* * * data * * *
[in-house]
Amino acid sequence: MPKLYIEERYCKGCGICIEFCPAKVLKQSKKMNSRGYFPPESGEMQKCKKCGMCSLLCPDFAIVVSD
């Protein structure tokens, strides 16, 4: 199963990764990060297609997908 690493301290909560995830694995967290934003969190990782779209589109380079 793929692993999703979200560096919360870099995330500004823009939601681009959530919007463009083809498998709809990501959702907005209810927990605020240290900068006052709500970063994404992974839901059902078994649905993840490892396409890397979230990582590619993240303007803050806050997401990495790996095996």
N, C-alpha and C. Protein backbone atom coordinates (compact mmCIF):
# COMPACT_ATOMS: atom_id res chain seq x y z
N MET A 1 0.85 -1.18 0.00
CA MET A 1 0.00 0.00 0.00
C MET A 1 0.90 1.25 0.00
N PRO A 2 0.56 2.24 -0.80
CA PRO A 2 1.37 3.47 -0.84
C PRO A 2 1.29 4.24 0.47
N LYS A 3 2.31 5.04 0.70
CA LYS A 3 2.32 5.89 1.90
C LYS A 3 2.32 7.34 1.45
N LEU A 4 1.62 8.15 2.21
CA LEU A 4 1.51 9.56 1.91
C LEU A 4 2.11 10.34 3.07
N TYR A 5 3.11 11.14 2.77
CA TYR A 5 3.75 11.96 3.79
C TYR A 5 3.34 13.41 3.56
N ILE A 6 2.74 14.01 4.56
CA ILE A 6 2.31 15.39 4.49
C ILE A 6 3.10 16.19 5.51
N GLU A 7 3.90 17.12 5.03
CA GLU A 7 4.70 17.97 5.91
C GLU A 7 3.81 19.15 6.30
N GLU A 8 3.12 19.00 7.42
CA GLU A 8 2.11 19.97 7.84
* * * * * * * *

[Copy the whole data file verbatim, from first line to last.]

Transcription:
[in-house]
Amino acid sequence: MPKLYIEERYCKGCGICIEFCPAKVLKQSKKMNSRGYFPPESGEMQKCKKCGMCSLLCPDFAIVVSD
């Protein structure tokens, strides 16, 4: 199963990764990060297609997908 690493301290909560995830694995967290934003969190990782779209589109380079 793929692993999703979200560096919360870099995330500004823009939601681009959530919007463009083809498998709809990501959702907005209810927990605020240290900068006052709500970063994404992974839901059902078994649905993840490892396409890397979230990582590619993240303007803050806050997401990495790996095996």
N, C-alpha and C. Protein backbone atom coordinates (compact mmCIF):
# COMPACT_ATOMS: atom_id res chain seq x y z
N MET A 1 0.85 -1.18 0.00
CA MET A 1 0.00 0.00 0.00
C MET A 1 0.90 1.25 0.00
N PRO A 2 0.56 2.24 -0.80
CA PRO A 2 1.37 3.47 -0.84
C PRO A 2 1.29 4.24 0.47
N LYS A 3 2.31 5.04 0.70
CA LYS A 3 2.32 5.89 1.90
C LYS A 3 2.32 7.34 1.45
N LEU A 4 1.62 8.15 2.21
CA LEU A 4 1.51 9.56 1.91
C LEU A 4 2.11 10.34 3.07
N TYR A 5 3.11 11.14 2.77
CA TYR A 5 3.75 11.96 3.79
C TYR A 5 3.34 13.41 3.56
N ILE A 6 2.74 14.01 4.56
CA ILE A 6 2.31 15.39 4.49
C ILE A 6 3.10 16.19 5.51
N GLU A 7 3.90 17.12 5.03
CA GLU A 7 4.70 17.97 5.91
C GLU A 7 3.81 19.15 6.30
N GLU A 8 3.12 19.00 7.42
CA GLU A 8 2.11 19.97 7.84